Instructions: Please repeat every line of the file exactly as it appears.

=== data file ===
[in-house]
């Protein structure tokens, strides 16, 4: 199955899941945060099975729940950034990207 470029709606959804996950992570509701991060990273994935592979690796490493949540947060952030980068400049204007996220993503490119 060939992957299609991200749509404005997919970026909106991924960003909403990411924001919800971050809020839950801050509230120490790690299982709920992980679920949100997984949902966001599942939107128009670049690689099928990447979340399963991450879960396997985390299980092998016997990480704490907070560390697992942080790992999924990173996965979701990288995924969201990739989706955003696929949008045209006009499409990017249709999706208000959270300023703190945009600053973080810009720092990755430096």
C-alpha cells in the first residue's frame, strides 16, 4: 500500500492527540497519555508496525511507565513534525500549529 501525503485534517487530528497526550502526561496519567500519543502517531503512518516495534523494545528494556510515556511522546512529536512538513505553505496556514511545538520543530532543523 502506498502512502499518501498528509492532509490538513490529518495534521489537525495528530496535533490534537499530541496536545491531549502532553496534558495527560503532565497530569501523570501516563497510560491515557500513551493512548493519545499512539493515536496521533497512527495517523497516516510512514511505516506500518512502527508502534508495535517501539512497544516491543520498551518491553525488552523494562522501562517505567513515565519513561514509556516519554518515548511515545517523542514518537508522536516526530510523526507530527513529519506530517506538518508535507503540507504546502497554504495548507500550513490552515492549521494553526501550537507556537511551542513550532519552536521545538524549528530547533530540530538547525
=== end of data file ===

[in-house]
């Protein structure tokens, strides 16, 4: 199955899941945060099975729940950034990207 470029709606959804996950992570509701991060990273994935592979690796490493949540947060952030980068400049204007996220993503490119 060939992957299609991200749509404005997919970026909106991924960003909403990411924001919800971050809020839950801050509230120490790690299982709920992980679920949100997984949902966001599942939107128009670049690689099928990447979340399963991450879960396997985390299980092998016997990480704490907070560390697992942080790992999924990173996965979701990288995924969201990739989706955003696929949008045209006009499409990017249709999706208000959270300023703190945009600053973080810009720092990755430096």
C-alpha cells in the first residue's frame, strides 16, 4: 500500500492527540497519555508496525511507565513534525500549529 501525503485534517487530528497526550502526561496519567500519543502517531503512518516495534523494545528494556510515556511522546512529536512538513505553505496556514511545538520543530532543523 502506498502512502499518501498528509492532509490538513490529518495534521489537525495528530496535533490534537499530541496536545491531549502532553496534558495527560503532565497530569501523570501516563497510560491515557500513551493512548493519545499512539493515536496521533497512527495517523497516516510512514511505516506500518512502527508502534508495535517501539512497544516491543520498551518491553525488552523494562522501562517505567513515565519513561514509556516519554518515548511515545517523542514518537508522536516526530510523526507530527513529519506530517506538518508535507503540507504546502497554504495548507500550513490552515492549521494553526501550537507556537511551542513550532519552536521545538524549528530547533530540530538547525